INTROVERTED (And lonely)… when introversion drives you too far away from the crowd.

You know, it is sort of funny and ironic that I am the one to write a book about connecting, when I am a total introvert myself!  Most people who know me well, know that I tend to be a bit reclusive. When I tell them that I wrote a book about connecting, they look at me a little strange. Caleb? You?

And yet, here I am, putting my thoughts on paper about this subject that I am not naturally an expert in. For me, relationships have required quite a bit of work. I suppose that’s true of most introverts.

Here’s Myers Briggs’ description of introversion: I like getting my energy from dealing with the ideas, pictures, memories, and reactions that are inside my head, in my inner world. I often prefer doing things alone or with one or two people I feel comfortable with. I take time to reflect so that I have a clear idea of what I’ll be doing when I decide to act. Ideas are almost solid things for me. Sometimes I like the idea of something better than the real thing.

The first time I read this description, it felt like a little light-bulb went on above my head.  It was as though I finally understood myself. I finally didn’t feel guilty for my common inclinations to be alone.  I didn’t feel like a weirdo for not wanting to be among the crowd.

Knowing this put me at liberty to seek more solitude and to feel alright about it.  And, it was a pretty refreshing change of perspective. However, I soon discovered that my introversion could actually take me too far into isolation.  I could easily spend so much time alone that I would drive myself into loneliness.

When I was heavily involved in music recording, for example, I could easily spend 10 hours a day in front of a computer screen.  I could easily shut my door and tune out the world, working on a single project for days at a time. I would get lost in my own internal world, and it felt blissful.  Then, after too long, I would begin to feel a strange ache for connection.

This is part of what drove me to write a book about connecting.  I rediscovered the value in learning to establish and maintain healthy relationships.  And, in learning how to grow in areas where I am not naturally strong. I also began to realize that this is a need that many other people I know can relate with.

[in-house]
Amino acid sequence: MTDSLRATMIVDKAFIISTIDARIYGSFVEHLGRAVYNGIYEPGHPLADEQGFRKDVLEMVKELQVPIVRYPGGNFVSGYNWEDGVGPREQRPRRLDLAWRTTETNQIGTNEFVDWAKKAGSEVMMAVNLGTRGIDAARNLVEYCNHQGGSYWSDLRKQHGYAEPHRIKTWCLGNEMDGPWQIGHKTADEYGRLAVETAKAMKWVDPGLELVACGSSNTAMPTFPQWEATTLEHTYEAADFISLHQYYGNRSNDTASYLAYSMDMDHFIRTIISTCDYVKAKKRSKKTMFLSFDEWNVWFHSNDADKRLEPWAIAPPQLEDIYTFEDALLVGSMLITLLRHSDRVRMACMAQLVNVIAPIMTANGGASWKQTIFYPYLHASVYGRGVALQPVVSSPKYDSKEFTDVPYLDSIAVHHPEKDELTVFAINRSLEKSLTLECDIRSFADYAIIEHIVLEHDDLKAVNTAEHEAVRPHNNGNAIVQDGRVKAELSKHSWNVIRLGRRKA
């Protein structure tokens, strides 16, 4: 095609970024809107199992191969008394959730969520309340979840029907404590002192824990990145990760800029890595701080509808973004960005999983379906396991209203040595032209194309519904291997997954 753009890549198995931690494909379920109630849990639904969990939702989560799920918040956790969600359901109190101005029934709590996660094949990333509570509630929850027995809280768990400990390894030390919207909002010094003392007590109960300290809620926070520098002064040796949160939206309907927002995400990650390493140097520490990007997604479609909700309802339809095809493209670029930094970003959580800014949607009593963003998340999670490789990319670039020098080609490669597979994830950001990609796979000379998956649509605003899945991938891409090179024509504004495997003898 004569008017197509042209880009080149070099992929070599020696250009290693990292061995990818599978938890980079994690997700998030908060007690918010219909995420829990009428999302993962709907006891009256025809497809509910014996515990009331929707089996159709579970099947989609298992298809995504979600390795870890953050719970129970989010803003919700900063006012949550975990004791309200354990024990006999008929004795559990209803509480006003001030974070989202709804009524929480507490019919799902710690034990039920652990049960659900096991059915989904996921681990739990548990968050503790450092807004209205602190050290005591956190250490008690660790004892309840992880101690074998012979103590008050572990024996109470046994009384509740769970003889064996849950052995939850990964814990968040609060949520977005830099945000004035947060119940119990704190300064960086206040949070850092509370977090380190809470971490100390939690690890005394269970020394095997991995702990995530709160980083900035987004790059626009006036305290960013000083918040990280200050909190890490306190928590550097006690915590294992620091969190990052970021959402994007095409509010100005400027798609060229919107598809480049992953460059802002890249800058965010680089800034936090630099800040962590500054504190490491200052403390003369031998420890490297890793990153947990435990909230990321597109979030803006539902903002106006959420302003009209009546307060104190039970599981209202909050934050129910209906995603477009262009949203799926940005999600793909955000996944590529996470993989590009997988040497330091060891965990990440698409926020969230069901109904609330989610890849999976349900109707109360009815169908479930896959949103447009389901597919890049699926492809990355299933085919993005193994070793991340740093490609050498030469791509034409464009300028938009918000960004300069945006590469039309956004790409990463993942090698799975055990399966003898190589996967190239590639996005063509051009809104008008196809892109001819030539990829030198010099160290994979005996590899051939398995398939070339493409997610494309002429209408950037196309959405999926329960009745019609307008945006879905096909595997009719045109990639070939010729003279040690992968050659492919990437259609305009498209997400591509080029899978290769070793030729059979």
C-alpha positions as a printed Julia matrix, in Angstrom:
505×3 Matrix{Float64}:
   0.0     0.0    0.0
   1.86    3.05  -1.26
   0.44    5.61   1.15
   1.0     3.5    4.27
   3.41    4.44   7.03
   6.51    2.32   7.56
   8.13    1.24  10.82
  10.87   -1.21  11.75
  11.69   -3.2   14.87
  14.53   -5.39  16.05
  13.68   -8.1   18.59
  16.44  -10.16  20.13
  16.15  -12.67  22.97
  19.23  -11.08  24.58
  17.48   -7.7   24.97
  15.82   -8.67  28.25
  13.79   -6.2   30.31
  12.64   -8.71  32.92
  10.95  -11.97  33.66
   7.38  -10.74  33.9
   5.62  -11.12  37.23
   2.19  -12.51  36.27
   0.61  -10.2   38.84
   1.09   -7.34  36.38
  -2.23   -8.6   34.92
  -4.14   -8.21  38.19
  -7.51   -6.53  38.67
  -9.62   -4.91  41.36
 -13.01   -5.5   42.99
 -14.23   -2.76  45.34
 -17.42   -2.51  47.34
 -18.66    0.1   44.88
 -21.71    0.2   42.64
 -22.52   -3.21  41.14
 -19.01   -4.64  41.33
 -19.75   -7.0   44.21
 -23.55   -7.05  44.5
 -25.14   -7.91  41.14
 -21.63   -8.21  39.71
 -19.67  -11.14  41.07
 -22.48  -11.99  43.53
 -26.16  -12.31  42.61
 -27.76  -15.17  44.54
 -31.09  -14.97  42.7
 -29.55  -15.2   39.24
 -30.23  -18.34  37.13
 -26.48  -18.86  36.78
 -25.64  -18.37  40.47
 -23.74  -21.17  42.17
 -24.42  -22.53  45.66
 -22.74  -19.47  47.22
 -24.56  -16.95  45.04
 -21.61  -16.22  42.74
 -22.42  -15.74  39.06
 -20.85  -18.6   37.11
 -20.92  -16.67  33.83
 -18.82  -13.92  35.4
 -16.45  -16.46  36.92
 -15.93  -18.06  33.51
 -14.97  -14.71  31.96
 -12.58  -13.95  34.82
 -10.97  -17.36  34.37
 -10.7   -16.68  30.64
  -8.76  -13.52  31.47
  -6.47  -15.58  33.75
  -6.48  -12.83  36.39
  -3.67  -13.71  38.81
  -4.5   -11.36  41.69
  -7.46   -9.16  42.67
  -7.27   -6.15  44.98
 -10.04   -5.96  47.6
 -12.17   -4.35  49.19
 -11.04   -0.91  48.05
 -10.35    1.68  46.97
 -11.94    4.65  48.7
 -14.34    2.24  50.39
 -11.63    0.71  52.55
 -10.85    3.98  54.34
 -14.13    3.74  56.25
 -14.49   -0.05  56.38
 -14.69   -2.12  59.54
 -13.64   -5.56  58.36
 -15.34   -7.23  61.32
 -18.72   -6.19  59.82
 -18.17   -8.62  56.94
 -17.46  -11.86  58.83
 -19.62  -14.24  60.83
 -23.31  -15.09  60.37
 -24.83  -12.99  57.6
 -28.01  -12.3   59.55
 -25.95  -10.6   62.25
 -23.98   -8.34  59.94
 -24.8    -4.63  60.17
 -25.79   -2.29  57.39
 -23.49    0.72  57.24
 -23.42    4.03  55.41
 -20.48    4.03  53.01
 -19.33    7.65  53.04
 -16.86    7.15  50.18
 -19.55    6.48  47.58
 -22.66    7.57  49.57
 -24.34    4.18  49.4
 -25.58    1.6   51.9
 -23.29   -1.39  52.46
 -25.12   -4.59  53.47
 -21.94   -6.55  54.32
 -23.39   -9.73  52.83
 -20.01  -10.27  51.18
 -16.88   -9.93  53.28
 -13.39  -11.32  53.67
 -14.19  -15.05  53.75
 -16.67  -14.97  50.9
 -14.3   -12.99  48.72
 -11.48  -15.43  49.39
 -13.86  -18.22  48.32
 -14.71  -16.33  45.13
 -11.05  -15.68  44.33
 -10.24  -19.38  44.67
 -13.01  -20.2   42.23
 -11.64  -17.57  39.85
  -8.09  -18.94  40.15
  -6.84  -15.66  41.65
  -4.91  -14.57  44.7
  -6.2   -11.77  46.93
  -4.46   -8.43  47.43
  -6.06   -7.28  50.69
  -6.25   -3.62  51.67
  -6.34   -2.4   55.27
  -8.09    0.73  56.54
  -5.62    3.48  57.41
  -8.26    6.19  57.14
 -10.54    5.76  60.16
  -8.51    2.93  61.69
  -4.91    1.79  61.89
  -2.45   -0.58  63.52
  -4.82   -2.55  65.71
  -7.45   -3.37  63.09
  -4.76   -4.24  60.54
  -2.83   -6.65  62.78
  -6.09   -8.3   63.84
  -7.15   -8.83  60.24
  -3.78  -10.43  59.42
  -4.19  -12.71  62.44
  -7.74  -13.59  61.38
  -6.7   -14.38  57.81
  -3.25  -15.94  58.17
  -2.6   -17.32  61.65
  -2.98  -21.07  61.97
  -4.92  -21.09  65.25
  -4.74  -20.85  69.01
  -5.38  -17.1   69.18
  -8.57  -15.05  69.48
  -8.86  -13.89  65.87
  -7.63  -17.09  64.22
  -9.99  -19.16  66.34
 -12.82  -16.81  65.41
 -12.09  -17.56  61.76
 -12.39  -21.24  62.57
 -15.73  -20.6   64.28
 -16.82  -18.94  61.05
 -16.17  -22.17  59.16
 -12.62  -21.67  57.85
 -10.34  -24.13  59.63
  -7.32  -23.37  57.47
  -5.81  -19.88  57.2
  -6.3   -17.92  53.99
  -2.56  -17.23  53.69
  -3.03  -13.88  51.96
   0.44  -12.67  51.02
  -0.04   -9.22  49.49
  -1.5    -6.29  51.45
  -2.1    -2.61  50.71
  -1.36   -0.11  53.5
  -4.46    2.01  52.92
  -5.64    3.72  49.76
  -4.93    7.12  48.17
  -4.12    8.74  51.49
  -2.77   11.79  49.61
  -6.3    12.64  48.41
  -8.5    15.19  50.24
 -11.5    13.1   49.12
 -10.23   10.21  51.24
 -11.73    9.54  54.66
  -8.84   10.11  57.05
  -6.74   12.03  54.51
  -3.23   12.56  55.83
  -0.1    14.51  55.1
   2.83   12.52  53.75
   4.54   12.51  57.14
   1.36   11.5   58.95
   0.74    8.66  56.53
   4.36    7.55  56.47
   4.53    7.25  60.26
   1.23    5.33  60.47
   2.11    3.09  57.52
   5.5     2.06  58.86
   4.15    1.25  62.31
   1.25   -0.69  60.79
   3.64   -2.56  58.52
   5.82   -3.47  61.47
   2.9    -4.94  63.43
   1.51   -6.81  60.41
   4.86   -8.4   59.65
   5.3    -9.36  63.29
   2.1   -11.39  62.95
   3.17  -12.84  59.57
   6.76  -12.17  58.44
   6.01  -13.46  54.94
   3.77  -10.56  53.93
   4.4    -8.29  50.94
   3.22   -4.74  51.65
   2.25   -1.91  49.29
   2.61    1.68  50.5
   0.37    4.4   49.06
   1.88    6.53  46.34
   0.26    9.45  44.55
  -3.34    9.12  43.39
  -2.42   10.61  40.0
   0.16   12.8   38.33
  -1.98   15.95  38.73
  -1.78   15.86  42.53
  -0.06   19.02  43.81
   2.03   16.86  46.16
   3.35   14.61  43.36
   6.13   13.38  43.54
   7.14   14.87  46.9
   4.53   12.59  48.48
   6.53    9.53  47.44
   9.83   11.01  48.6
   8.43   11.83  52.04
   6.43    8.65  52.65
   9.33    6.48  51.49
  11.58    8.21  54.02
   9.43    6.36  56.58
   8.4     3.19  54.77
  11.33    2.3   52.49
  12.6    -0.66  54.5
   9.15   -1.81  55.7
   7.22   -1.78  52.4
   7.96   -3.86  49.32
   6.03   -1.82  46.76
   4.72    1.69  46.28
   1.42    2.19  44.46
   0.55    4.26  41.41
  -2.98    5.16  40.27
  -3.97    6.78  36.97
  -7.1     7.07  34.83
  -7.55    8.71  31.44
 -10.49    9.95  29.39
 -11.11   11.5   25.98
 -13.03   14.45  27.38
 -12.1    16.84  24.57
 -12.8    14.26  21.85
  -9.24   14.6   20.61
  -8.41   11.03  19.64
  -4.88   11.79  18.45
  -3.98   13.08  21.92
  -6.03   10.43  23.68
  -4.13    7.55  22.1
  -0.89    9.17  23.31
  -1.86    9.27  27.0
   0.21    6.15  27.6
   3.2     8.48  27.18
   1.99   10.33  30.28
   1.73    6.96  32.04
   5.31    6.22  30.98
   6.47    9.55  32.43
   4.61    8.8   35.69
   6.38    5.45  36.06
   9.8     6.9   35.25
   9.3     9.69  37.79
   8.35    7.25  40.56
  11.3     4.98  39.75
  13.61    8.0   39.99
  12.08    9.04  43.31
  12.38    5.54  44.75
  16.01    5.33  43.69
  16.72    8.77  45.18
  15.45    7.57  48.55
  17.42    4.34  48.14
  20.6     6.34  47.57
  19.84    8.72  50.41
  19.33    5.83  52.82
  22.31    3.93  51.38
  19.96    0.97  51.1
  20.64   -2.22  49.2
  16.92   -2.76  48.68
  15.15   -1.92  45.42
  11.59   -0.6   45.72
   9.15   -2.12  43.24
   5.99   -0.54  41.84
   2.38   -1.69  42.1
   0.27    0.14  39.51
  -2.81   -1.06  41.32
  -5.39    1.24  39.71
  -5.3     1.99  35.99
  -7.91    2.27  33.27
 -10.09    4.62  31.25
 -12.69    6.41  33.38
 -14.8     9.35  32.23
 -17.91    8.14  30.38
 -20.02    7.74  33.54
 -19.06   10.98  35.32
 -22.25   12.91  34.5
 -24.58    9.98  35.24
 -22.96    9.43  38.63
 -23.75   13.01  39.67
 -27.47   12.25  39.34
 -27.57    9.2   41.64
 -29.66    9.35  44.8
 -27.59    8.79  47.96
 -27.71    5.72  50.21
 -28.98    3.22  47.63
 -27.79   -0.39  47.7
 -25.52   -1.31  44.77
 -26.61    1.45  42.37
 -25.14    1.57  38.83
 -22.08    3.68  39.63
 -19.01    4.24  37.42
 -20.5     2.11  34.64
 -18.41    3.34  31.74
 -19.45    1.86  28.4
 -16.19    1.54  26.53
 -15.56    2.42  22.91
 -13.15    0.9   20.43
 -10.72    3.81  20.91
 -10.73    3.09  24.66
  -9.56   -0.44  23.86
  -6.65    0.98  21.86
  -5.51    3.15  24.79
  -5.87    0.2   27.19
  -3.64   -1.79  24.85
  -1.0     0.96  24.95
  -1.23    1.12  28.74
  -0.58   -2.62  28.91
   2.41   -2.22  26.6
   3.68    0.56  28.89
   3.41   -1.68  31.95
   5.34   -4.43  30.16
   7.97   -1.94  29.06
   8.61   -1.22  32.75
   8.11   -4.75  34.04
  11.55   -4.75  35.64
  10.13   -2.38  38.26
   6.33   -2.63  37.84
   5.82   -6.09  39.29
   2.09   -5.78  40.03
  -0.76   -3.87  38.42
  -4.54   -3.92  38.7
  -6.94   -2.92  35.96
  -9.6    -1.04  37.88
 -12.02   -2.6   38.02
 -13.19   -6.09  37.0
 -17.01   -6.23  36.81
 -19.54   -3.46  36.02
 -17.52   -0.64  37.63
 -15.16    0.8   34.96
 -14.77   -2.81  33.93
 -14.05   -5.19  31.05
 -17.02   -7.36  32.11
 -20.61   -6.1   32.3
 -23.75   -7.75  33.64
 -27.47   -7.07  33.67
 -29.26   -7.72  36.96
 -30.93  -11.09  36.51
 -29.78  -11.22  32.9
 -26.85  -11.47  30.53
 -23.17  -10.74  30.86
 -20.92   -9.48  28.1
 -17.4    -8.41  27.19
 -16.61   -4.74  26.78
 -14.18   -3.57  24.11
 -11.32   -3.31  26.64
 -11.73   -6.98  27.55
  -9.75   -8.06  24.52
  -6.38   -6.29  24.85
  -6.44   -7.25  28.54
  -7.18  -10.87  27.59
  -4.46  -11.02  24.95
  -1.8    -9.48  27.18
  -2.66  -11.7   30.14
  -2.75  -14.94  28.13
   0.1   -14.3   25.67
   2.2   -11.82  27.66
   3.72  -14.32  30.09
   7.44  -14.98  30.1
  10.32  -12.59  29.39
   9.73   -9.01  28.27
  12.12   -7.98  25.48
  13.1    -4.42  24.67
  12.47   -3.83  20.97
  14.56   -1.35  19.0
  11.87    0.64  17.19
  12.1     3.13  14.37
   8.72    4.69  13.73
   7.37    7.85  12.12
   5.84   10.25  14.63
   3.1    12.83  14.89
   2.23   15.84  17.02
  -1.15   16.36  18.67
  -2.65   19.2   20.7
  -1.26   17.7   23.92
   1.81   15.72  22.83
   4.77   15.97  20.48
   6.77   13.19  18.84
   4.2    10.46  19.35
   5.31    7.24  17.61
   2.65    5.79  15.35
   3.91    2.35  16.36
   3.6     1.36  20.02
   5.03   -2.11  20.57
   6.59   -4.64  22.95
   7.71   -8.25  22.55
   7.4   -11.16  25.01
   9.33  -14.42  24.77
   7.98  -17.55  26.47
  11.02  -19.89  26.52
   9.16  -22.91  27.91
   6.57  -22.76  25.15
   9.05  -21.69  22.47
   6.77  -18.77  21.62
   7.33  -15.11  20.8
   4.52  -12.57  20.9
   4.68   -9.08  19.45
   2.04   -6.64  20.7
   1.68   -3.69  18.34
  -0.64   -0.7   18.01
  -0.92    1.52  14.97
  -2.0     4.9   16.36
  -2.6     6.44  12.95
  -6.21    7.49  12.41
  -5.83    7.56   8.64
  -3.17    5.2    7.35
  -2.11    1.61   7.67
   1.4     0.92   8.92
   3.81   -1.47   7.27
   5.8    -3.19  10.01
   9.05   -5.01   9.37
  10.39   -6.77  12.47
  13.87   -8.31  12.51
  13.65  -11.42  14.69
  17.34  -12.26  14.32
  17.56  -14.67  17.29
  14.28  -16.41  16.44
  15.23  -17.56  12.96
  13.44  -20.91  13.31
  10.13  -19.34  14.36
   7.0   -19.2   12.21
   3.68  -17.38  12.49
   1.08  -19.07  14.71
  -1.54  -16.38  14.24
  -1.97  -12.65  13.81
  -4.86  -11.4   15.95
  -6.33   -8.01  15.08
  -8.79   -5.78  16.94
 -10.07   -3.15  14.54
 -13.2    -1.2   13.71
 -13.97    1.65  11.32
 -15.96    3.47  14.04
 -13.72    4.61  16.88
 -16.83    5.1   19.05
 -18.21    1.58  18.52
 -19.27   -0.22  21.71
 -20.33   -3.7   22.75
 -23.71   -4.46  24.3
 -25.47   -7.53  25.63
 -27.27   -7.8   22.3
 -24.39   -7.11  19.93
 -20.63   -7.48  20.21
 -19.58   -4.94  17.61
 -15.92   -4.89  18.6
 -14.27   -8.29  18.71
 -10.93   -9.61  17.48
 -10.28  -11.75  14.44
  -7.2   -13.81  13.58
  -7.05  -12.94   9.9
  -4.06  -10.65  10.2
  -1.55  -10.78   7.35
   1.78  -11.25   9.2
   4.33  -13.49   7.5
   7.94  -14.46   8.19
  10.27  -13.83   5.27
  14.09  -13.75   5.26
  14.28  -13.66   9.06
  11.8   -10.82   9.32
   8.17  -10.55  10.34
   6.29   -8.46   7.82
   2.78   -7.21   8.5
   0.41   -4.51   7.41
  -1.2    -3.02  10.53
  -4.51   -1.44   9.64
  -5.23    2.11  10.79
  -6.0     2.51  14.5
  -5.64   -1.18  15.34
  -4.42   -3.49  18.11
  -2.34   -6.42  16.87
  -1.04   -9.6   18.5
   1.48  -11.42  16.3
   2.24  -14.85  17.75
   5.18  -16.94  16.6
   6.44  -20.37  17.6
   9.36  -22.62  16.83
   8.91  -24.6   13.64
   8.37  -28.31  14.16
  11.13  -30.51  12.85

So many people feel a bit helpless with their connections (or lack thereof). They wish they were closer to certain people. They wish their phones rang more. They wish they didn’t feel stuck in their loneliness, or they just wish they knew how to handle their relationships better.

They wish they knew how to reestablish a connection with people they’ve grown out of touch with. They feel a sense of rejection from past connections that have grown distant over time. I can only say – I know these feelings too well. That is why I chose to write about them.

I think that this is what makes this book interesting, in a way – you’re not getting advice from a natural-born social butterfly.  You’re getting stories and life-lessons from a natural-born introvert – someone who has had to work at his relationships in order to keep them alive.

I am not an expert, which I think gives this book a humbling, realistic approach.  And, one that I think will benefit anyone. Because, if I’m able to find solutions that work for me, they should work for anyone!  

Are you introverted?  Are you able to relate?  If so, I hope you find what I’ve written beneficial.  I have made my book free until March 29. Please feel free to DOWNLOAD IT HERE.